EXCLUSIVE: Border Patrol Chief Raul Ortiz said under oath that President Biden's border policies have "no consequences" for illegal migrants traveling into the U.S. and are to blame for the unprecedented surge at the border and release of hundreds of thousands into the interior of the country.
Fox News Digital first obtained a video of Ortiz's assertions, which came during a recorded deposition from July 28 as part of discovery in a lawsuit by Florida Attorney General Ashley Moody against the Department of Homeland Security and other border agencies.
Ortiz, who has more than 31 years of experience in law enforcement, told attorneys representing Florida that he believes migration will increase at an exponential rate at the southern border because there are no "consequences" in place to curb the tide of migrants flooding into the U.S.
"In my experience, we have seen increases when there are no consequences," said Ortiz during deposition.
"So, if migrant populations believe that they're going … there are not going to be consequences, more of them will come to the border. Is that what you're saying?" questioned the attorney.
Ortiz responded: "There is an assumption that if migrant populations are told that there is a potential that they may be released, that, yes, you can see increases."
"So, it will increase at an exponential rate. Is that what is being suggested here?" continued the attorney.
"Well, I do think it will increase, yeah," responded Ortiz.
In addition, the attorney pressed Ortiz, asking, "Since President Biden was elected, does this document indicate that aliens illegally entering the United States perceive that they will be able to enter and remain in the United States?"
"Yes," he told the lawyers while under oath.
The "document" the plaintiff's attorney referred to was a spring 2021 memo that disclosed Biden's immigration policies, in part, fueled the migrant surge at the border.
The DHS document, which Moody exclusively shared with Fox News Digital in April, listed "Perceptions of favorable U.S. immigration policies" as one of the reasons migrants have given for surging to the border. Other reasons included pursuit of economic and educational opportunities.
Moody's lawsuit cites the spring memo along with the Biden administration's November 2021 "Alternatives to Detention" document, a U.S. Customs and Border Protection memo detailing the Biden administration's implementation of program for migrants coming across the southern border.
Moody's lawsuit charges that the agencies under Biden's direction are failing to follow established federal law, the Immigration and Nationality Act, that requires officials to detain illegal aliens at the border until they are sent back to their country of citizenship.
Specifically, the Alternatives to Detention program, which was created by Congress in 2004 and has seen enrollments double under the Biden administration compared to previous administrations, uses various forms of case management and technology to monitor about 5% of the illegal immigrants who are on the "non-detained docket," meaning that while they are in the country illegally, they are not in ICE detention. The tracking includes GPS monitoring via ankle bracelets, phone check-ins and smartphone apps.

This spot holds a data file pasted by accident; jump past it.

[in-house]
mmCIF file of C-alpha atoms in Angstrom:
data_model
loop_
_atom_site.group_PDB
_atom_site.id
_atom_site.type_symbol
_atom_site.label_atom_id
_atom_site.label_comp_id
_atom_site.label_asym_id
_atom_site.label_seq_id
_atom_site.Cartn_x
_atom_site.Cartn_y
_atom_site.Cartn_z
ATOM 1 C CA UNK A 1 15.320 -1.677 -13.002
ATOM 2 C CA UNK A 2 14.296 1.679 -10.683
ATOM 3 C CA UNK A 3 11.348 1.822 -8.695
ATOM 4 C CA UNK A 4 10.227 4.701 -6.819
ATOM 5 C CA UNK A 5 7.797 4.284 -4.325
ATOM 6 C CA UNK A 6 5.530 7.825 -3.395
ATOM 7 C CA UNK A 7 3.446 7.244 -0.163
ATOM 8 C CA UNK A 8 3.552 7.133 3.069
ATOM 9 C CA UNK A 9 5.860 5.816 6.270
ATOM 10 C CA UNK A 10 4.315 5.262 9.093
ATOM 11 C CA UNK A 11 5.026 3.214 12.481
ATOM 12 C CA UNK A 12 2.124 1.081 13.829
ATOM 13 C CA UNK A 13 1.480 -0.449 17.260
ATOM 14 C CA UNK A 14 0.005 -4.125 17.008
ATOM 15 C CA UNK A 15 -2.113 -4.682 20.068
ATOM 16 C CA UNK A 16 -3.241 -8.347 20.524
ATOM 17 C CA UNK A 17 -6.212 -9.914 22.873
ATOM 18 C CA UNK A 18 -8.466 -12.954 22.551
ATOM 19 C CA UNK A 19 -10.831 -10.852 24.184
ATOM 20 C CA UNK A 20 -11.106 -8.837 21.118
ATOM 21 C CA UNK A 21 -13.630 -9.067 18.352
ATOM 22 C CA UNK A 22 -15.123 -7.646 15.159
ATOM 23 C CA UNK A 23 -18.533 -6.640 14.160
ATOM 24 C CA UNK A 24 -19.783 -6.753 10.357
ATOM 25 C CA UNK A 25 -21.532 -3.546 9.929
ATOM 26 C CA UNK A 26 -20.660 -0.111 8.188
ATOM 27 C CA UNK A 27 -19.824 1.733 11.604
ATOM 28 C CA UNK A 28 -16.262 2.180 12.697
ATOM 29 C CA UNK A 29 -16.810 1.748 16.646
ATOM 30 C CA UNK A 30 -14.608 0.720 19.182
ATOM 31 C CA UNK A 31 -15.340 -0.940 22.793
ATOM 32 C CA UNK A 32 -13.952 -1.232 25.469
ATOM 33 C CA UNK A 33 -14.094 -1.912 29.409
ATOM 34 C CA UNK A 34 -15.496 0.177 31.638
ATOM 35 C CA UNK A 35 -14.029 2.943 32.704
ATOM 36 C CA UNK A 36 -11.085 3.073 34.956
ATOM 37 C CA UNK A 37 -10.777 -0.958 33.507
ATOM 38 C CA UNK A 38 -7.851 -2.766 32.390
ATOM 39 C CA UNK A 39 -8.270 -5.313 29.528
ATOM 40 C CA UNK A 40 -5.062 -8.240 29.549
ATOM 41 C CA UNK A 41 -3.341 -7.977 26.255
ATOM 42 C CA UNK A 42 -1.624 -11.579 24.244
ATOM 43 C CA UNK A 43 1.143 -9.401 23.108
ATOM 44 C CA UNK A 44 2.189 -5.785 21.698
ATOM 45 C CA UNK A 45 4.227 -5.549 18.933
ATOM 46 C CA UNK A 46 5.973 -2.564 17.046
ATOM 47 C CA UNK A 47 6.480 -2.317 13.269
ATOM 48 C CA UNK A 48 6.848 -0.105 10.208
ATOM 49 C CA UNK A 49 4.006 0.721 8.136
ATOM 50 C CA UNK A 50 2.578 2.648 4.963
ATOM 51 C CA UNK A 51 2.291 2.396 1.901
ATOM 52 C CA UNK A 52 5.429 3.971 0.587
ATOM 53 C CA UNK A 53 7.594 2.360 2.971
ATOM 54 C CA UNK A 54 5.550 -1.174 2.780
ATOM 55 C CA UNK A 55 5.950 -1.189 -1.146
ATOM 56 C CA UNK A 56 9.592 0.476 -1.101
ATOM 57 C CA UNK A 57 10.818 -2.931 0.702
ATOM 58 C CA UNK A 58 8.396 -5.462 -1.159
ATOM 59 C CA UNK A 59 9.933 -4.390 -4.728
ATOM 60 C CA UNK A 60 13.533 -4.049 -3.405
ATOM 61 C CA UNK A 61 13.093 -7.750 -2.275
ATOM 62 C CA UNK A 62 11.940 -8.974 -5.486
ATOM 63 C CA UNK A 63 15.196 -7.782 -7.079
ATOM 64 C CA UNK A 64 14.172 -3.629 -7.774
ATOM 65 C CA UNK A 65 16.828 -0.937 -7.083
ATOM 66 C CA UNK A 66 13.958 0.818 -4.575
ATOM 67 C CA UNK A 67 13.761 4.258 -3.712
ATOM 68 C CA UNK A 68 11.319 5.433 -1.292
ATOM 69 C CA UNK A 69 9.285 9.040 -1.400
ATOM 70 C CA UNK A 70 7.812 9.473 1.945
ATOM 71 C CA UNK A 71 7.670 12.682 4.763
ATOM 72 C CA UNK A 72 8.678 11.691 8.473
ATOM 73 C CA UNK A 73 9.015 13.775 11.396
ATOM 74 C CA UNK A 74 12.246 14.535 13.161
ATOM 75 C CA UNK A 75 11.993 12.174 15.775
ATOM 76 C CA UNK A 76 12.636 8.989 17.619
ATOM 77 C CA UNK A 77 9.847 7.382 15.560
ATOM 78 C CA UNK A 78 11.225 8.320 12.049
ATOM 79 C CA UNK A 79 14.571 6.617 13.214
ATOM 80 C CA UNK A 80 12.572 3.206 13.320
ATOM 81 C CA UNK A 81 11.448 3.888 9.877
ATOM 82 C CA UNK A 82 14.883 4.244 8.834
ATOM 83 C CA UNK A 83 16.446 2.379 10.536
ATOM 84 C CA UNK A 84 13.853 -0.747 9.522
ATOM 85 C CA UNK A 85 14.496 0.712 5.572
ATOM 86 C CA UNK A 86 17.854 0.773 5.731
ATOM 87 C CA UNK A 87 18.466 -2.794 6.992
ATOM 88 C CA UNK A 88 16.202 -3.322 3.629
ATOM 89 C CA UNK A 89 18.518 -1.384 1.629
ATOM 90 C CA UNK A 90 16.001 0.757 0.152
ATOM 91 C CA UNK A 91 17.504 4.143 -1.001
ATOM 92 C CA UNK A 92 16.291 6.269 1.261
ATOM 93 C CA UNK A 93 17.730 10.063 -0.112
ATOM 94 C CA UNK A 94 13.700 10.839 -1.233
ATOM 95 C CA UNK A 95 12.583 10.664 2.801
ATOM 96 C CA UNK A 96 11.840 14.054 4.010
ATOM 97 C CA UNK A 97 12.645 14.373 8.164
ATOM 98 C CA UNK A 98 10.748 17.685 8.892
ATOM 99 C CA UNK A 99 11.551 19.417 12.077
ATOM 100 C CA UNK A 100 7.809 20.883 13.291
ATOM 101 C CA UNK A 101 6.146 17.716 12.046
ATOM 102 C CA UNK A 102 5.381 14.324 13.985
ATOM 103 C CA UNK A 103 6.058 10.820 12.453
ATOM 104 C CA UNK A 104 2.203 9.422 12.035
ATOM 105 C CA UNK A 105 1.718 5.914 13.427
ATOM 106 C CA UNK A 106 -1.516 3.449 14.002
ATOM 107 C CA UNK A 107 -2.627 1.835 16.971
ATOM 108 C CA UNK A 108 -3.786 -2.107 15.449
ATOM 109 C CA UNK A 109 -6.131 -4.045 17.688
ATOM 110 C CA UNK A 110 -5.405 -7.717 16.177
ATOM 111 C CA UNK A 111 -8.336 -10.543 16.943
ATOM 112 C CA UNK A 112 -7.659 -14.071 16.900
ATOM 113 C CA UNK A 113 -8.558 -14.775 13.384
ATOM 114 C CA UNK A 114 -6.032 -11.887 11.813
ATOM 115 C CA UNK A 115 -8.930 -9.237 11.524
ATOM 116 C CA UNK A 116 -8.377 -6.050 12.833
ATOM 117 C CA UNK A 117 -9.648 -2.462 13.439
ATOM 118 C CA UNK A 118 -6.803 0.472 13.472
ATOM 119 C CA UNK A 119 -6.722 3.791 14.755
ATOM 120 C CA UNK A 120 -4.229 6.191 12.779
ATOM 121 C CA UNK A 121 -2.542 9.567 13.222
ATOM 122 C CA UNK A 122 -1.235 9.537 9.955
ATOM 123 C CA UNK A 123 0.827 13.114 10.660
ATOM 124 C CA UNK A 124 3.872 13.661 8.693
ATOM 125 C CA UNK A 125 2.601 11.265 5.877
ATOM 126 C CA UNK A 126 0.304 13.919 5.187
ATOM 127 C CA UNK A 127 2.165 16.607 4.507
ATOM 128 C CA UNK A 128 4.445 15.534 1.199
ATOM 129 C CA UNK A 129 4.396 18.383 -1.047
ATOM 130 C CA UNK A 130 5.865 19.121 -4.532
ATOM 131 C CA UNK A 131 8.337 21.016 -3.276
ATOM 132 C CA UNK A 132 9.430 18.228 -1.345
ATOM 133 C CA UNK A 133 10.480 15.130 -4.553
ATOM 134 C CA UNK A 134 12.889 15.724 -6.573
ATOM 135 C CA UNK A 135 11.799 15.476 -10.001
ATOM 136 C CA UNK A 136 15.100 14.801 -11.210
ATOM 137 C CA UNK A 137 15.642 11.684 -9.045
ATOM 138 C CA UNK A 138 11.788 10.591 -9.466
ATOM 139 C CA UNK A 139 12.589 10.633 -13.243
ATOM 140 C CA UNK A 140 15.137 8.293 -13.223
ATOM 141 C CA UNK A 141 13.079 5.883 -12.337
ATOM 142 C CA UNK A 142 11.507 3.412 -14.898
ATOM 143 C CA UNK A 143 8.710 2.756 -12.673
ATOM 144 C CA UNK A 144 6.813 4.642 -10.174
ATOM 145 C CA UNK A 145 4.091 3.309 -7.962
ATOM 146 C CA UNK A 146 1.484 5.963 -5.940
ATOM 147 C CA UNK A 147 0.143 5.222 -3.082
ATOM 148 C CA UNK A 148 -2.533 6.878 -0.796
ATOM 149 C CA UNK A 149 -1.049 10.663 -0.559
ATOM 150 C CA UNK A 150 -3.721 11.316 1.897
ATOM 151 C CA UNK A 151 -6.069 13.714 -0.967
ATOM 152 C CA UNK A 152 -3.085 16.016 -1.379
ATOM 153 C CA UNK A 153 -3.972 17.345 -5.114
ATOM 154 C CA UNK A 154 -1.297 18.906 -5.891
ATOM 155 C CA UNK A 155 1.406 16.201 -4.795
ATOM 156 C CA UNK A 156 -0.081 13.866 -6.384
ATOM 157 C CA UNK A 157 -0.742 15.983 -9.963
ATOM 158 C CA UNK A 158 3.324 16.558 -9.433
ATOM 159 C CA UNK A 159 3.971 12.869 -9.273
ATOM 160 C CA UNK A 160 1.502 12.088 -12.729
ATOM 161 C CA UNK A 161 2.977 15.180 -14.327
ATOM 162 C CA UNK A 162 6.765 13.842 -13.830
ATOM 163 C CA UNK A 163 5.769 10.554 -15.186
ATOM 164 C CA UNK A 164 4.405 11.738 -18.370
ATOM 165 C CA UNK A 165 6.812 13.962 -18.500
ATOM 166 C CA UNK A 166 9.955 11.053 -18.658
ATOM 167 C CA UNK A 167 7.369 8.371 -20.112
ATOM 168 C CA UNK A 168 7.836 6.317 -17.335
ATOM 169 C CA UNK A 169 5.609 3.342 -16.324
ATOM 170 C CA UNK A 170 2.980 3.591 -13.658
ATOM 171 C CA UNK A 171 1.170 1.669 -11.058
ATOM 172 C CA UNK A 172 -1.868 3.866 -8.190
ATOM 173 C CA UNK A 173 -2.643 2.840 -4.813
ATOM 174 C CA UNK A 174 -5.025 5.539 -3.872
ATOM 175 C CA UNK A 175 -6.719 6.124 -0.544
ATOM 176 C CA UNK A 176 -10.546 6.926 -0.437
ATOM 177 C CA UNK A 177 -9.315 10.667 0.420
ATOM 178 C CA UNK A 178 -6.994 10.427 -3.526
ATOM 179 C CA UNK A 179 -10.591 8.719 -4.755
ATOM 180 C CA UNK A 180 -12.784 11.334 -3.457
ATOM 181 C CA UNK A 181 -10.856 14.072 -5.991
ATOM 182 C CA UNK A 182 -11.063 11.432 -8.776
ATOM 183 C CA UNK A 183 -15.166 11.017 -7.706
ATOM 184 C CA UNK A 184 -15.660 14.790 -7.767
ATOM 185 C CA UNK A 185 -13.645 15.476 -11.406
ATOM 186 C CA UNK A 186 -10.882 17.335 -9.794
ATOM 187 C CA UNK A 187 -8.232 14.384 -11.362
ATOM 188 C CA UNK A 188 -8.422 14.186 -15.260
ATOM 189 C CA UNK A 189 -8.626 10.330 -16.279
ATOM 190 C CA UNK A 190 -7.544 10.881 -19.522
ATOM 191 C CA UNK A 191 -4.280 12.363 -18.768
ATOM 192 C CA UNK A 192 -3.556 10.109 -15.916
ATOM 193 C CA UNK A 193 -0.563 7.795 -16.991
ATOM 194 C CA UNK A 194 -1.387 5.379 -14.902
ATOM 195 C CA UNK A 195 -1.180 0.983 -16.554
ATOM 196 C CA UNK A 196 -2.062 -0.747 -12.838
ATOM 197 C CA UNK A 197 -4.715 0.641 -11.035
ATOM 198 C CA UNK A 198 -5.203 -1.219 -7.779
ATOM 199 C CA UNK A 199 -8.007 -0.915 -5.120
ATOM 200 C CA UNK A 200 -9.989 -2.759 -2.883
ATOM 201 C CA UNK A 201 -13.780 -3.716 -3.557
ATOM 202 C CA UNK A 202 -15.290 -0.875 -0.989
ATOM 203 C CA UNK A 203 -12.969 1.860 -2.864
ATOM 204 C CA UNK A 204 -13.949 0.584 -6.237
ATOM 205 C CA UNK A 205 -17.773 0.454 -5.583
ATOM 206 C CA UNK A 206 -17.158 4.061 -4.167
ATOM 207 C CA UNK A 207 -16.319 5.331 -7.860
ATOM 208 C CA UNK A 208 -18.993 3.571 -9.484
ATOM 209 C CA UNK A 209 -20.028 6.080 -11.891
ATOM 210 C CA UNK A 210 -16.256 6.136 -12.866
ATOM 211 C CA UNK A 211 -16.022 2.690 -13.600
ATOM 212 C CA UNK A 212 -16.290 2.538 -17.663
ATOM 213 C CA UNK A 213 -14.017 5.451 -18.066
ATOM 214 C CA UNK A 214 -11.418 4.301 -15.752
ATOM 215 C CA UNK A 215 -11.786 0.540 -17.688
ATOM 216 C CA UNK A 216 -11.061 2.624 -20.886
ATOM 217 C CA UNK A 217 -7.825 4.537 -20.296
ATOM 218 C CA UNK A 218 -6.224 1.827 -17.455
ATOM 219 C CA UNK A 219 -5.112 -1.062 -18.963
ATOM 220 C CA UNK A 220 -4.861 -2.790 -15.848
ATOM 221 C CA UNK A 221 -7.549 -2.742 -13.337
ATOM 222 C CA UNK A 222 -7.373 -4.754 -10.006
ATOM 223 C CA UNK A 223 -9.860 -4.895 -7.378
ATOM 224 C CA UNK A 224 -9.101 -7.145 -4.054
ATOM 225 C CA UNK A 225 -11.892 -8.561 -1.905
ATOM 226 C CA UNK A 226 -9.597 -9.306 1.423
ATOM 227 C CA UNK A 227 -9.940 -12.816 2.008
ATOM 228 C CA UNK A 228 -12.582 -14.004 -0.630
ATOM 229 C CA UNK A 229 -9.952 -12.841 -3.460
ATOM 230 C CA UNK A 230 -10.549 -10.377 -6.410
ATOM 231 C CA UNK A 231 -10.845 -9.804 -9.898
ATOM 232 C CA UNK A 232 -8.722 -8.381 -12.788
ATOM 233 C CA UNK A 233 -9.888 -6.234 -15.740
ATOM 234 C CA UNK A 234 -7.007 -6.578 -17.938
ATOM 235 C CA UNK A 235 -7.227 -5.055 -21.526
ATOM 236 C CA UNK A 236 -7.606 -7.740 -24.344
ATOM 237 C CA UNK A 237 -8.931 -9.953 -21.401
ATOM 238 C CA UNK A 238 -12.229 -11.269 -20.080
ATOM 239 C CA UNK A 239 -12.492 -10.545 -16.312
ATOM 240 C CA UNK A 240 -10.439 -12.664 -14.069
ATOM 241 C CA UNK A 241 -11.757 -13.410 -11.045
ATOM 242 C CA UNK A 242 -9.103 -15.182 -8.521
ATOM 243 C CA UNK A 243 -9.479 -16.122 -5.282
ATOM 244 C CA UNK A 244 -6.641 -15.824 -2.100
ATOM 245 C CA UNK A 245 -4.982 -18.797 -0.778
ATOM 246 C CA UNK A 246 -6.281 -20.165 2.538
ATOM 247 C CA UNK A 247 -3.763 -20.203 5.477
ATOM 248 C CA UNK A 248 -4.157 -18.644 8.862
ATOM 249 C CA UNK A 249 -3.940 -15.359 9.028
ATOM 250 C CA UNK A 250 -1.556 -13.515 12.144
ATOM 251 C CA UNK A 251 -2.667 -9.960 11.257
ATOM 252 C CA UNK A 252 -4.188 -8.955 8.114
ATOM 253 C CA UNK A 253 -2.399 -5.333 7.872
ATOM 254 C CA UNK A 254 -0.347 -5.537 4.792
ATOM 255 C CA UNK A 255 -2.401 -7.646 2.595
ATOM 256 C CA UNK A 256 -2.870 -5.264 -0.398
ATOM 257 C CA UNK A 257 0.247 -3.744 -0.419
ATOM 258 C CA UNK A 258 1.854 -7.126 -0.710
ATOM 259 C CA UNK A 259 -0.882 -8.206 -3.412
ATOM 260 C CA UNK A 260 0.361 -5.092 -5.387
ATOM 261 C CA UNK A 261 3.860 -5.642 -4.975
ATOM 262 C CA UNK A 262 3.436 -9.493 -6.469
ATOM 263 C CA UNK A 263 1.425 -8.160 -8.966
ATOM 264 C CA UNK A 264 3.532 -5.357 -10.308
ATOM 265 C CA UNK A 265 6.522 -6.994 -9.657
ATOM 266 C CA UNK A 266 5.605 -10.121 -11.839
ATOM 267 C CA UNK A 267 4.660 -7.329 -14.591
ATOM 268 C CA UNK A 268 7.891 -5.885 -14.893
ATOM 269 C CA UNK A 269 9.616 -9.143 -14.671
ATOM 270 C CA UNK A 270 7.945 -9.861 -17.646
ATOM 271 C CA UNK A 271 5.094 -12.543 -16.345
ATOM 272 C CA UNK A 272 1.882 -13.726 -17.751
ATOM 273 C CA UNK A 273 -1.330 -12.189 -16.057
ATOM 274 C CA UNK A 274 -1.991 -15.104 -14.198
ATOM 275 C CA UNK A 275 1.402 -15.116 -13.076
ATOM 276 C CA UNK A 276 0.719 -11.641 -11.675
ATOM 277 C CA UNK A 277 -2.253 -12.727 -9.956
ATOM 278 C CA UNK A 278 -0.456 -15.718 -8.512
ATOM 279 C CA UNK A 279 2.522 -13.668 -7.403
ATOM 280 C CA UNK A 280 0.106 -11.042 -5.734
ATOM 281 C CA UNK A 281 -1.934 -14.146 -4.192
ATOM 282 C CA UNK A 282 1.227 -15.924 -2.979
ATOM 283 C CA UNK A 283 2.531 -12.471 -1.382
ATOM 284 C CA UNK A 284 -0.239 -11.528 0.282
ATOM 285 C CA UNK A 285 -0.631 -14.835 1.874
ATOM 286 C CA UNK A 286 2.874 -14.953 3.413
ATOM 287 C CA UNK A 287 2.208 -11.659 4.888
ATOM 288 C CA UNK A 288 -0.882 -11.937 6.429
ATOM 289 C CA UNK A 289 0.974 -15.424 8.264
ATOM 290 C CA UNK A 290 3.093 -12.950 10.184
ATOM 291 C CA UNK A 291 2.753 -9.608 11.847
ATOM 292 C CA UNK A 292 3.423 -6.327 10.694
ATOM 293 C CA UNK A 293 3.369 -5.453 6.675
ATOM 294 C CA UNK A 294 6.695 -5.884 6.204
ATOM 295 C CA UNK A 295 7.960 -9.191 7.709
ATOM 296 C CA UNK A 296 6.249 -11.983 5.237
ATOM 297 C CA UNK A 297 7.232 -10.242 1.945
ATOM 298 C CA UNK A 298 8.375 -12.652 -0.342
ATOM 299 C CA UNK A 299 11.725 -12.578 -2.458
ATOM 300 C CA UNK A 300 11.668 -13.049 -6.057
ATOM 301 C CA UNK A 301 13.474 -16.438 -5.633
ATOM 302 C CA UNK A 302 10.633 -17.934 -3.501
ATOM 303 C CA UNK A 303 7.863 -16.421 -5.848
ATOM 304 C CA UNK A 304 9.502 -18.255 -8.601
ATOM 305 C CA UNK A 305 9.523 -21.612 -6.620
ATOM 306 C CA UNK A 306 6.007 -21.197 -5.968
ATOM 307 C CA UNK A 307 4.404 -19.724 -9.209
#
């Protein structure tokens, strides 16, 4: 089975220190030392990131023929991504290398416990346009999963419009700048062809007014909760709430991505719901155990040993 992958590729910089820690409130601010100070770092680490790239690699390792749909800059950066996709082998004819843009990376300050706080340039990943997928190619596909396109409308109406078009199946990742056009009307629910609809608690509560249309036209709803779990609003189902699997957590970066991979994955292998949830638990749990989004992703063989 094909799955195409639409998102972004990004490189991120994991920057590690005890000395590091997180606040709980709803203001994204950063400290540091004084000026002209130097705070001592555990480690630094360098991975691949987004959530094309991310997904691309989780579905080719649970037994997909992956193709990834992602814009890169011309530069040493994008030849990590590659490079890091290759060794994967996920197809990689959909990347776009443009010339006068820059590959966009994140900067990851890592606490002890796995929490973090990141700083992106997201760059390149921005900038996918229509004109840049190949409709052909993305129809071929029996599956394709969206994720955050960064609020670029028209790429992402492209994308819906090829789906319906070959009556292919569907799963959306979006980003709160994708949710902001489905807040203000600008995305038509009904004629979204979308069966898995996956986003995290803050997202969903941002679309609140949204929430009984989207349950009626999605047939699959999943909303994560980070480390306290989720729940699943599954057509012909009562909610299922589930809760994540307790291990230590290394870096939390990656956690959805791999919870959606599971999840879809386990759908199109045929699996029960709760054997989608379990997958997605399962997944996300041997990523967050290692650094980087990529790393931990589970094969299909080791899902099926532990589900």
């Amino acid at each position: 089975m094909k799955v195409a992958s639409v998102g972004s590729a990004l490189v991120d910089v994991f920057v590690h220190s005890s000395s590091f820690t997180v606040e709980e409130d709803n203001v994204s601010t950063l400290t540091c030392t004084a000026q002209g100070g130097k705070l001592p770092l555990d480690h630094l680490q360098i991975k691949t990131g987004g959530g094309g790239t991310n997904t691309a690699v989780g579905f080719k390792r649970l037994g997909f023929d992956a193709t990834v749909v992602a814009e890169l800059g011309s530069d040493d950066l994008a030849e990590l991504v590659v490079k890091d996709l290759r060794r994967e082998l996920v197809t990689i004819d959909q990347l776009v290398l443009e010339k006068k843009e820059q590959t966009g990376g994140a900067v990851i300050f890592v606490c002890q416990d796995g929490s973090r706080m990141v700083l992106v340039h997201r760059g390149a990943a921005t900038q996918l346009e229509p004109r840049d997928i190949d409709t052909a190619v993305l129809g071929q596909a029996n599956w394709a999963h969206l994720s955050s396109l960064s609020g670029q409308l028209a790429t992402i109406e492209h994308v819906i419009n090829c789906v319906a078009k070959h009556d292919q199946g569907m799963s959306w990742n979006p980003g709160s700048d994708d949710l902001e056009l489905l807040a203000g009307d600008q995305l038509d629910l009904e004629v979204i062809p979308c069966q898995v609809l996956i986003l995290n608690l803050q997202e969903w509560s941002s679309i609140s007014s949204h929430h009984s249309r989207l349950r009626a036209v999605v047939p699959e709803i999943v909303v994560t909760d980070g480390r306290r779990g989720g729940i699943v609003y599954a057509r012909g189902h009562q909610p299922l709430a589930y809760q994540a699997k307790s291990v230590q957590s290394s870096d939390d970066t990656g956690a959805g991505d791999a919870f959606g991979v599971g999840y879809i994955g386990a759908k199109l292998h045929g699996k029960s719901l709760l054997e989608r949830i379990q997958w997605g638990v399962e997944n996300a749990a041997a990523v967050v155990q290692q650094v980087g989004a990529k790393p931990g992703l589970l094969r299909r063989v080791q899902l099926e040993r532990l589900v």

However, the program is seen by critics as not particularly effective, as many of the migrants eventually abscond and disappear into the interior of the country.
A former Trump-era review of the program by Immigration and Customs Enforcement (ICE) concluded that it has "little value," is of "significant expense" and saw the vast majority of illegal immigrants enrolled in the program for their entire immigration proceedings eventually flee into the country.
In addition, a joint Border Patrol and ICE memo circulated on July 18 obtained by Fox News Digital replaced and expanded the original November 2021 memo to include illegal immigrants who are traveling as part of a family unit or single adults from certain countries are being released without full processing and then must report within a time period to an ICE facility.
The memo also notes that the program should be "used sparingly," only when justified by an "urgent humanitarian reason" or to "address overcrowding."
During the deposition, Ortiz went on to testify that the southern border is currently in crisis and replied "yes" when asked if the border is "less safe for Americans and aliens alike."
Ortiz said he agreed with a statement by the plaintiff attorney that "unprecedented numbers" of migrants have illegally entered the U.S. this year. There have so far been more than 2 million migrant encounters with Border Patrol this fiscal year, already surpassing the historic 1.7 million encountered last fiscal year.
Ortiz's testimony comes after DHS Secretary Alejandro Mayorkas said during the Aspen Security Forum that although the situation is a "historic challenge," the border is "secure."
A U.S. Customs and Border Protection spokesperson told Fox News Digital: "As a matter of policy, U.S. Customs and Border Protection generally does not comment on pending litigation."
"After the Biden administration denied that they were engaged in catch-and-release, and that they were responsible for the historic surge at our southern border, Florida got the chief of Border Patrol to admit, under oath, the truth," Moody told Fox News Digital.
"The Biden administration caused the surge, made the border less safe and is flagrantly violating the very federal laws they swore to uphold. The Biden administration is putting hard-working border patrol agents in impossible and untenable positions — risking their lives and safety, and I want to thank Chief Ortiz for testifying truthfully at his deposition," Moody said.
The lawsuit brought by Florida is set for trial in January 2023 in the U.S. District Court for the Northern District of Florida.
Fox News' Adam Shaw contributed to this report.